Skip to main content

Effect of a high-protein diet with β-cryptoxanthin supplementation on metabolic risk factors, oxidative and inflammatory biomarkers in non-alcoholic fatty liver disease (NAFLD): study protocol for a randomized controlled clinical trial



Excessive hepatic fat is associated with increased metabolic risk factors, production of inflammatory factors, and oxidative stress. High protein intake might trigger an increased hepatic lipid oxidation through an increase in hepatic energy expenditure. Furthermore, the majority of randomized controlled trials (RCT) in humans have failed to show whether carotenoids can be used to prevent and treat non-alcoholic fatty liver disease (NAFLD). However, it is notable and contradictory that NAFLD is rapidly escalating in Iran and other countries with lower intakes of fruit and vegetables (as sources of β-cryptoxanthin [β-CX] and carbohydrates) and higher intake of carbohydrates (as an agent of NAFLD); and the effects of β-CX and a high protein diet (HPD) on NAFLD need to be investigated further.


This study will be conducted as a randomized, double-blind, placebo-controlled clinical trial for 12 weeks to receive daily β-CX 6 mg supplementation combined with a HPD on levels of metabolic factors, β-CX, glycemic and lipid profiles, inflammatory factors, adipocytokines, and body composition. Ninety-two eligible patients, aged 18–60 years, of both genders, who are obese and overweight (body mass index [BMI] 25–40 kg/m2) will be randomly assigned to four groups as follow: HPD + placebo; normal protein diet + β-CX (NPD + β-CX); HPD + β-CX; and NPD + placebo (control group). Two populations will be analyzed in this work. The intention-to-treat (ITT) population includes all patients who will be randomized, while the per-protocol (PP) population includes all individuals who complete the 12- week intervention (i.e. study completers).


Our findings from this trial will contribute to the knowledge of the relationship between β-CX supplementation and a HPD on NAFLD patients and determination of optimal macronutrient ratios without energy restriction.

Trial registration

Iran clinical trials registry, IRCT2017060210181N10. Registered on 20 June 2017.

Peer Review reports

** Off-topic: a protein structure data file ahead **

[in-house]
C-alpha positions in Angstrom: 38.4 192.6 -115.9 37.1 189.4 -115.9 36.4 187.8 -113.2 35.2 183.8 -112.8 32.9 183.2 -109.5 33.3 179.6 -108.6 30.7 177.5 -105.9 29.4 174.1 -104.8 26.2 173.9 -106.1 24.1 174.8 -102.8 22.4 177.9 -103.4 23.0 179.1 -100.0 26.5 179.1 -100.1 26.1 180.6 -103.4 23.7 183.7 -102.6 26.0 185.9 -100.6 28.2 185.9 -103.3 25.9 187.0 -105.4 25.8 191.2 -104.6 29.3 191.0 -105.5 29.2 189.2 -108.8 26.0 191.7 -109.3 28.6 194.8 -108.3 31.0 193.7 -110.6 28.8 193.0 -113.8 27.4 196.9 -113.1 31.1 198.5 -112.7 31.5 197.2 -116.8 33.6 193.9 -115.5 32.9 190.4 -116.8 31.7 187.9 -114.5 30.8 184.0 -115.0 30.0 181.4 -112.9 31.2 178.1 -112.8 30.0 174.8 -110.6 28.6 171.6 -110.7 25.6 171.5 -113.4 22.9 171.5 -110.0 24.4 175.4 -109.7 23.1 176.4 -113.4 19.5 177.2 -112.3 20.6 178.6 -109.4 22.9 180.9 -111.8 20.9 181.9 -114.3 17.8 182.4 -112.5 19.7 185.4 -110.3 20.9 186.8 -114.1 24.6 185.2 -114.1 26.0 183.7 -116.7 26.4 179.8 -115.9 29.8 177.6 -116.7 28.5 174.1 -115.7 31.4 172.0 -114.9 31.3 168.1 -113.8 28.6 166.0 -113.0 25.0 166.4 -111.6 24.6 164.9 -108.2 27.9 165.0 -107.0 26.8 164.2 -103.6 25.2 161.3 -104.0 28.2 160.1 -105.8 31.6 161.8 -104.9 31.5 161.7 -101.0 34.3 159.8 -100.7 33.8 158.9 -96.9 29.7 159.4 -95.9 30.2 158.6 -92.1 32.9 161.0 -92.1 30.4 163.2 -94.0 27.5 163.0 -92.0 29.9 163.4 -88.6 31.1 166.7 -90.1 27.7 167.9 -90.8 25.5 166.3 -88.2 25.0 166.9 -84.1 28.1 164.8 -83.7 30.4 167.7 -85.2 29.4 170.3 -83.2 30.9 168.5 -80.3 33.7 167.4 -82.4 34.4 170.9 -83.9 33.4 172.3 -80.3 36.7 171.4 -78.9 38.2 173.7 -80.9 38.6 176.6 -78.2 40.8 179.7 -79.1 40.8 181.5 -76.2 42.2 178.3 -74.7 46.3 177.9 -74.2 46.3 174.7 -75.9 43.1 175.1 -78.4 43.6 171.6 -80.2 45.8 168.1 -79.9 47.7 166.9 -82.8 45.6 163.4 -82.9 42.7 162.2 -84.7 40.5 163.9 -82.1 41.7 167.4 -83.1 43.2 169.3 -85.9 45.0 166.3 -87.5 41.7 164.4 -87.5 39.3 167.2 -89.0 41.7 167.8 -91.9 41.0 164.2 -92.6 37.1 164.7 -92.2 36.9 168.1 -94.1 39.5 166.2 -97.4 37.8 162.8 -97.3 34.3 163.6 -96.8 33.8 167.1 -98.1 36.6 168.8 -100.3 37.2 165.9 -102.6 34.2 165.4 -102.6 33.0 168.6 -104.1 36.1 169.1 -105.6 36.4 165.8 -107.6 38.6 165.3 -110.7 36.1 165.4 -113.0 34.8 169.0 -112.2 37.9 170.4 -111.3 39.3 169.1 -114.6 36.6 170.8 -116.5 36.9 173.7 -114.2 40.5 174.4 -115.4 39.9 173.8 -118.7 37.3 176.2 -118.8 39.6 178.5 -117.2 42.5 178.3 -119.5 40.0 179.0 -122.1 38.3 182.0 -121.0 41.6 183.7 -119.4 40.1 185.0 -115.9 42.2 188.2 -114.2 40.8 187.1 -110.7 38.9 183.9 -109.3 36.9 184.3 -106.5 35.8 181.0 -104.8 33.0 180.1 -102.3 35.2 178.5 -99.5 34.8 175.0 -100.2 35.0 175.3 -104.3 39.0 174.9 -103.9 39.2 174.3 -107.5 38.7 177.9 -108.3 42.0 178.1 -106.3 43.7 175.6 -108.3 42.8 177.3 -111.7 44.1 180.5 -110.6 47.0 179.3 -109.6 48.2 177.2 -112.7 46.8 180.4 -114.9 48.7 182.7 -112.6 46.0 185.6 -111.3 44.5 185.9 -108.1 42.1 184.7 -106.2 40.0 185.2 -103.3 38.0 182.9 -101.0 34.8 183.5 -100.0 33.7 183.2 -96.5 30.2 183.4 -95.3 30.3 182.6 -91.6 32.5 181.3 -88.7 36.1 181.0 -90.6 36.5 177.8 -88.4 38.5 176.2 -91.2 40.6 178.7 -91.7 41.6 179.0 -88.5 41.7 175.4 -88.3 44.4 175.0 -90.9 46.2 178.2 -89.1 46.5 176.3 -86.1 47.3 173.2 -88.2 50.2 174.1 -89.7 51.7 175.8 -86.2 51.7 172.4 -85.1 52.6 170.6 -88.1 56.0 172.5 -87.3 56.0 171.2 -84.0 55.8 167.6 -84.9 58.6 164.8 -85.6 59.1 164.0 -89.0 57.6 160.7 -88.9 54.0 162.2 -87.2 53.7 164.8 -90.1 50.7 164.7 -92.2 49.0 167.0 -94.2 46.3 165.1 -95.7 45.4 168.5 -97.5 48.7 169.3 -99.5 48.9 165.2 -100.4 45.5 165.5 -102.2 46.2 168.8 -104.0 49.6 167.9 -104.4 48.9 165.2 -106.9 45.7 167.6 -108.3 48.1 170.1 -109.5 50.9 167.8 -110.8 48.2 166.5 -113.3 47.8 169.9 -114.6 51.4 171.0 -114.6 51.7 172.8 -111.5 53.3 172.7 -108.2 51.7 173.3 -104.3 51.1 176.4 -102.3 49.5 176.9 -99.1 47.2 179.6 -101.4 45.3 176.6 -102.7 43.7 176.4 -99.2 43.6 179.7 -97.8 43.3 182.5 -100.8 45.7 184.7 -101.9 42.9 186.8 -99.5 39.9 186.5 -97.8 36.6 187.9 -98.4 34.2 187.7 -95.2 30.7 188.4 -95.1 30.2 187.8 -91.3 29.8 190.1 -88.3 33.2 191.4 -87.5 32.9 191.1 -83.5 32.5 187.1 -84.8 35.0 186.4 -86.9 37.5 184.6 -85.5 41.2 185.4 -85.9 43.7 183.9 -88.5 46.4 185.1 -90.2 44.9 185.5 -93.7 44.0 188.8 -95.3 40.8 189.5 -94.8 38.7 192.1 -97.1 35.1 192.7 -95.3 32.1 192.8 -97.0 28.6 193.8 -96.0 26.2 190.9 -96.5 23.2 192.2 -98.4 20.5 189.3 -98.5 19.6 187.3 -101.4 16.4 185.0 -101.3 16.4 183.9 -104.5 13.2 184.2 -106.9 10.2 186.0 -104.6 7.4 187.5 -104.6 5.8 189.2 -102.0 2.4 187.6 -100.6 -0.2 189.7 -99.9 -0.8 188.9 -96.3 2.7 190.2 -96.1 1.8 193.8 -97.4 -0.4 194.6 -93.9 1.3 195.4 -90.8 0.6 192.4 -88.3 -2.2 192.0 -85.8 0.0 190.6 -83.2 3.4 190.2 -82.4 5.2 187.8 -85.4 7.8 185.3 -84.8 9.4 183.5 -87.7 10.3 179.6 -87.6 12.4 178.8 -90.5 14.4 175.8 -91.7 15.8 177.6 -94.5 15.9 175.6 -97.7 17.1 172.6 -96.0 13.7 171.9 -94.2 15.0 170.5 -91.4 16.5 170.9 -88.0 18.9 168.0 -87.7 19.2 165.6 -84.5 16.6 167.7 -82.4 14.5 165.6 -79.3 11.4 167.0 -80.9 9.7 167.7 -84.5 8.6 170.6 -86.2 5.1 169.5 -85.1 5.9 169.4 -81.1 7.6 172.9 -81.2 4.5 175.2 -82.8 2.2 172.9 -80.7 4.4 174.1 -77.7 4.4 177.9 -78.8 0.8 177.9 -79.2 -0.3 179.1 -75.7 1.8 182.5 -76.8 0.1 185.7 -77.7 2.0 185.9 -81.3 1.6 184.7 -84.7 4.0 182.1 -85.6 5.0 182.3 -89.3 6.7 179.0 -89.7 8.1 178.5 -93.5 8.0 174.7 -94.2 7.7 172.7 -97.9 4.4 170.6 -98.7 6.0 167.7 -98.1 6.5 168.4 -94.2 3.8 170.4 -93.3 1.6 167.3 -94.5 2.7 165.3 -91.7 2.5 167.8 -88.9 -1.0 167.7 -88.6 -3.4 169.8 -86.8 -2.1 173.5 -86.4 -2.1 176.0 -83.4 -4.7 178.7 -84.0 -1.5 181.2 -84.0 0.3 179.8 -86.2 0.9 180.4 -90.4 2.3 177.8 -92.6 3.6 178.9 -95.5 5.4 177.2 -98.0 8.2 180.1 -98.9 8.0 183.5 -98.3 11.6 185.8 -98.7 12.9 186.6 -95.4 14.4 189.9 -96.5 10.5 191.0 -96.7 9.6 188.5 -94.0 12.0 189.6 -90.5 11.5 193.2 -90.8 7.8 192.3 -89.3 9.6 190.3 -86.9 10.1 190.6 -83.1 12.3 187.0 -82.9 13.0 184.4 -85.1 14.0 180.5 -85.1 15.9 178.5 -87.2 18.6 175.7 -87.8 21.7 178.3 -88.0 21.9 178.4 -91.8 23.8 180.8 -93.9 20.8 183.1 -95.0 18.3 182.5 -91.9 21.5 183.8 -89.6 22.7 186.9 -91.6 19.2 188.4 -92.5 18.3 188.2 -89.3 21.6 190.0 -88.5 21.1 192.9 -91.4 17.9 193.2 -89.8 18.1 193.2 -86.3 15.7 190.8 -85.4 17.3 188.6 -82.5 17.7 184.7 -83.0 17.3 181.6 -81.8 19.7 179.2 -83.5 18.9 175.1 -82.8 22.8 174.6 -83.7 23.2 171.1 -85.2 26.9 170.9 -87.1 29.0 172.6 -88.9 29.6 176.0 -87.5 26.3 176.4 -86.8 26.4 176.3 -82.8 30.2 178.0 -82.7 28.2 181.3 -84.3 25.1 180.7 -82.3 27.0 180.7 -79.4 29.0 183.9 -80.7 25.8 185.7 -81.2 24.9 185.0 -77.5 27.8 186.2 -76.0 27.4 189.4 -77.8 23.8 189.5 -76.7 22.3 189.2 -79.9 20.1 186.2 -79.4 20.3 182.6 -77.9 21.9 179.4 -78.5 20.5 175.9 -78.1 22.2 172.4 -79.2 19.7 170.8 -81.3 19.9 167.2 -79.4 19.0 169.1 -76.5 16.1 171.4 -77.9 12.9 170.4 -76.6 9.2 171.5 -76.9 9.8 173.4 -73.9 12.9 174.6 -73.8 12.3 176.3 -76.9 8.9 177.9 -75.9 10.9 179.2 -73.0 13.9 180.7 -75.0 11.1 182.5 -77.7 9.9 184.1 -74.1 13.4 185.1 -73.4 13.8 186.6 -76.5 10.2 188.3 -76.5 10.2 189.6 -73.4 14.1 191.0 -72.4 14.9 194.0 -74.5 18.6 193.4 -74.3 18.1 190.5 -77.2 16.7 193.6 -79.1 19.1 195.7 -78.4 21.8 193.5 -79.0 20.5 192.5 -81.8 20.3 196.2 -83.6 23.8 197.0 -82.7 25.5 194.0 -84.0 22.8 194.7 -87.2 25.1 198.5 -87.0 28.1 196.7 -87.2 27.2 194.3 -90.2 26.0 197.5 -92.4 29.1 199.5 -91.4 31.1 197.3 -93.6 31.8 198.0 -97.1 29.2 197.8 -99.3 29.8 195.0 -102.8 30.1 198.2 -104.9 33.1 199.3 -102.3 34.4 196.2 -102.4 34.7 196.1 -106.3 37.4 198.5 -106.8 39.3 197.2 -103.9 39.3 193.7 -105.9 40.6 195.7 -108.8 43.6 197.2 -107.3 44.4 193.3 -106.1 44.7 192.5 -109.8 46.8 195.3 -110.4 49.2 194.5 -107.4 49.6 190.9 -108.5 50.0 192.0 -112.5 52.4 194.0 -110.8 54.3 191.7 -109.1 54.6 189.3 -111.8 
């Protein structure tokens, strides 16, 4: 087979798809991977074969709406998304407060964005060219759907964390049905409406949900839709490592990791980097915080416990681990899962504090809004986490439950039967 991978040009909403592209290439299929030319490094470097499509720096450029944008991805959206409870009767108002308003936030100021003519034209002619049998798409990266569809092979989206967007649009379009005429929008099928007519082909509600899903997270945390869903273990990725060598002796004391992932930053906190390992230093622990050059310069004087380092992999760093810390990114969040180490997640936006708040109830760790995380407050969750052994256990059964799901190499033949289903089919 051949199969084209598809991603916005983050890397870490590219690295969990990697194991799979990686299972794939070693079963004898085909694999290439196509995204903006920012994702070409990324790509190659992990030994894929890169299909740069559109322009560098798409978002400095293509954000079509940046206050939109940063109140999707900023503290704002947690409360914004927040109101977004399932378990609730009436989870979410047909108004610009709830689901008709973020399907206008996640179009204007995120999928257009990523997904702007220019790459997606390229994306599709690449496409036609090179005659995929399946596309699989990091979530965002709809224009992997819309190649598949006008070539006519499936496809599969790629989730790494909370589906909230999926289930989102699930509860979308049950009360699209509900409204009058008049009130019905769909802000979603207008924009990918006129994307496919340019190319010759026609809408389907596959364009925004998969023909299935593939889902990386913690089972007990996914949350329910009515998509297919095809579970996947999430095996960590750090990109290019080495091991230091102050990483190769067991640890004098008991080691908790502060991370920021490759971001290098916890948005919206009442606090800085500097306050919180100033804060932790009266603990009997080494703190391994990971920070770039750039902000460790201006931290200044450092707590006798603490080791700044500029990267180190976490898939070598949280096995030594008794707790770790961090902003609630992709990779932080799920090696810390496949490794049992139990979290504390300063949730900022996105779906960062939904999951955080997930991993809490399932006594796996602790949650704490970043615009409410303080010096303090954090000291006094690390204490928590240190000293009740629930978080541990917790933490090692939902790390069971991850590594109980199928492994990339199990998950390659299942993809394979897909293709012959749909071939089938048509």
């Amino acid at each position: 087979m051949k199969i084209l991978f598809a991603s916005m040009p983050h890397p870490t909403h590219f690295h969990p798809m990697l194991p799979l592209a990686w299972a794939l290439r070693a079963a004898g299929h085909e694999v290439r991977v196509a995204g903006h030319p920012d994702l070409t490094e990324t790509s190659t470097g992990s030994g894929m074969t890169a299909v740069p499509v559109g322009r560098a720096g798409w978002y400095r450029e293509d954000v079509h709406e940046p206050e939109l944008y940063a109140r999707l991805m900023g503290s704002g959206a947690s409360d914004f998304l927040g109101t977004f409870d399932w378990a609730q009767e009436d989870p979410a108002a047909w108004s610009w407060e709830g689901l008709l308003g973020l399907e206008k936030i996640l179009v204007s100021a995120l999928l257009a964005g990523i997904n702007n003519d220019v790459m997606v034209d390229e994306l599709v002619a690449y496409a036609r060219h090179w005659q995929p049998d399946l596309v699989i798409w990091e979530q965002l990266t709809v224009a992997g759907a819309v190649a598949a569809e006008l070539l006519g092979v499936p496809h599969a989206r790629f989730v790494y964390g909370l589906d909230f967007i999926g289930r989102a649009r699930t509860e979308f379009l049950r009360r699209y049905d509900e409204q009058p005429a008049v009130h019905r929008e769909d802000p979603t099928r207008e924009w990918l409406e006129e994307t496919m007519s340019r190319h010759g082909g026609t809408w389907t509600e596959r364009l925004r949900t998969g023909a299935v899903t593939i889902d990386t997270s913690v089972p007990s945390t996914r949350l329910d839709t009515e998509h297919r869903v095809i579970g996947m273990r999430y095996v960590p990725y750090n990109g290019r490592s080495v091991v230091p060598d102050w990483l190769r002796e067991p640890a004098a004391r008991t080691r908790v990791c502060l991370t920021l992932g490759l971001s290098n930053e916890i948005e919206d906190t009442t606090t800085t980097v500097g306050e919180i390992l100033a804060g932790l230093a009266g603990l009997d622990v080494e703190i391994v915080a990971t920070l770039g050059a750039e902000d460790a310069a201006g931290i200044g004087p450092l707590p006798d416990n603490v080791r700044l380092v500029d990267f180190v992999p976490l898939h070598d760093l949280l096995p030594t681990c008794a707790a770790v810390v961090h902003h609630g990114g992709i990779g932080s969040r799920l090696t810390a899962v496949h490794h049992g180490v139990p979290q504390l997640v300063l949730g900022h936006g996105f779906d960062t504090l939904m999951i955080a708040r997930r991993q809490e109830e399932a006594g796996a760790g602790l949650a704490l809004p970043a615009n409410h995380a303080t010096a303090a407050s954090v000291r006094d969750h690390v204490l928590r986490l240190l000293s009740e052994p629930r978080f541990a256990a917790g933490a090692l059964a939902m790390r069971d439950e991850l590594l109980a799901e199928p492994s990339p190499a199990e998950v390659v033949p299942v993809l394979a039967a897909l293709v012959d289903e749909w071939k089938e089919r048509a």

Non-alcoholic fatty liver disease (NAFLD) includes a disease spectrum ranging from simple steatosis to non-alcoholic steatohepatitis (NASH), liver fibrosis, cirrhosis, and hepatocellular carcinoma [1]. It is now present in 15–30% of Asians, has a worldwide distribution, and associates with central adiposity, obesity, insulin resistance (IR), metabolic syndrome, cardiovascular diseases (CVD), and type 2 diabetes [2,3,4]. It occurs in individuals whose alcohol consumption is insignificant (< 10 g per day for women, < 20 g per day for men) and is characterized histologically by at least 5% steatosis and other parenchymal changes, ranging from inflammation to hepatocyte apoptosis/necrosis and to fibrosis [5]. Excessive hepatic fat and visceral adipose tissue mass are also positively associated with systemic inflammation, lipid metabolism disorders [6], serum insulin, free fatty acids, blood glucose, and IR in that each of these causes increased production of inflammatory factors such as TNF-α and oxidative stress [7,8,9]. C-reactive protein (CRP), TNF-α, and other acute-phase proteins are increased in NAFLD and there is a strong, graded relationship between the histological severity of NAFLD and these markers [10]. The severity of fatty liver is positively correlated with visceral fat accumulation and insulin resistance and may contribute to higher serum liver tests (aspartate transaminase [AST], alanine transaminase [ALT], alkaline phosphatase [ALP], and gamma-glutamyl transferase [GGT]) [11]. There is no precise consent on the effects and features of an optimal nutritional strategy in NAFLD [12]. Common medical interventions include diet therapy to reduce weight, improved nutritional patterns, physical activity, and supplements such as vitamin E and polyunsaturated fatty acids. The goal of each of these interventions is to reduce fat accumulation in the liver or to increase the antioxidant defense [13]. Weight loss may improve NAFLD: although a ≥ 5% weight loss ameliorates steatosis and cardio-metabolic variables, a ≥ 7% weight loss also improves histological disease activity in NASH [14]. Carbohydrate-rich diets increase abdominal fat deposition, free fatty acids, metabolic syndrome, IR, and diabetes [15,16,17,18,19], and associate with obesity [20, 21]. Several mechanisms have been suggested for the potential effects of a high protein diet (HPD; 25–35% of total energy expenditure) versus a normal protein diet (12–18% of total energy expenditure) [22] on NAFLD. Amino acid catabolism is a high energetic process and it is also a well-known fact that taurine increases bile acid conjugation and energy metabolism to prevent diabetes, obesity, and NAFLD [23]. However, well-controlled dietary intervention studies are restricted [24]. β-cryptoxanthin (β-CX) is another component that we want to investigate in this study. β-CX, one of the six major carotenoids routinely measured in human serum (beta-carotene, lycopene, lutein, β-CX, zeaxanthin, and a-carotene), is obtained primarily from citrus fruits [25]. β-CX is also prevalent in corn, peas, and some yellow-colored animal products such as egg yolk and butter. There are many health benefits of a high β-CX diet. Having a high dietary β-CX allows any byproducts to be safely dealt with by more efficient antioxidants in neutralizing free radicals [26]. The recent studies have reported the inverse association of serum GGT, ALT, AST, with serum carotenoids in NAFLD [27,28,29]. The β-CX is inversely associated with oxidative DNA damage, lipid peroxidation and inflammation, GGT, and insulin resistance [30,31,32,33,34,35].